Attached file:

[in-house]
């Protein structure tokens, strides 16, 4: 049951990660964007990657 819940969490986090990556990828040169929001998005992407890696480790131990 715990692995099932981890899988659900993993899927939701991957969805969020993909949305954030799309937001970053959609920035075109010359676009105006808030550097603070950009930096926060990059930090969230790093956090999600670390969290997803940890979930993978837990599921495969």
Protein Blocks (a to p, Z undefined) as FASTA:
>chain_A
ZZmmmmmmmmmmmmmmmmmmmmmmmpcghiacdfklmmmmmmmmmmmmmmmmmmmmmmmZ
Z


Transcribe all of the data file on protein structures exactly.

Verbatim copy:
[in-house]
């Protein structure tokens, strides 16, 4: 049951990660964007990657 819940969490986090990556990828040169929001998005992407890696480790131990 715990692995099932981890899988659900993993899927939701991957969805969020993909949305954030799309937001970053959609920035075109010359676009105006808030550097603070950009930096926060990059930090969230790093956090999600670390969290997803940890979930993978837990599921495969």
Protein Blocks (a to p, Z undefined) as FASTA:
>chain_A
ZZmmmmmmmmmmmmmmmmmmmmmmmpcghiacdfklmmmmmmmmmmmmmmmmmmmmmmmZ
Z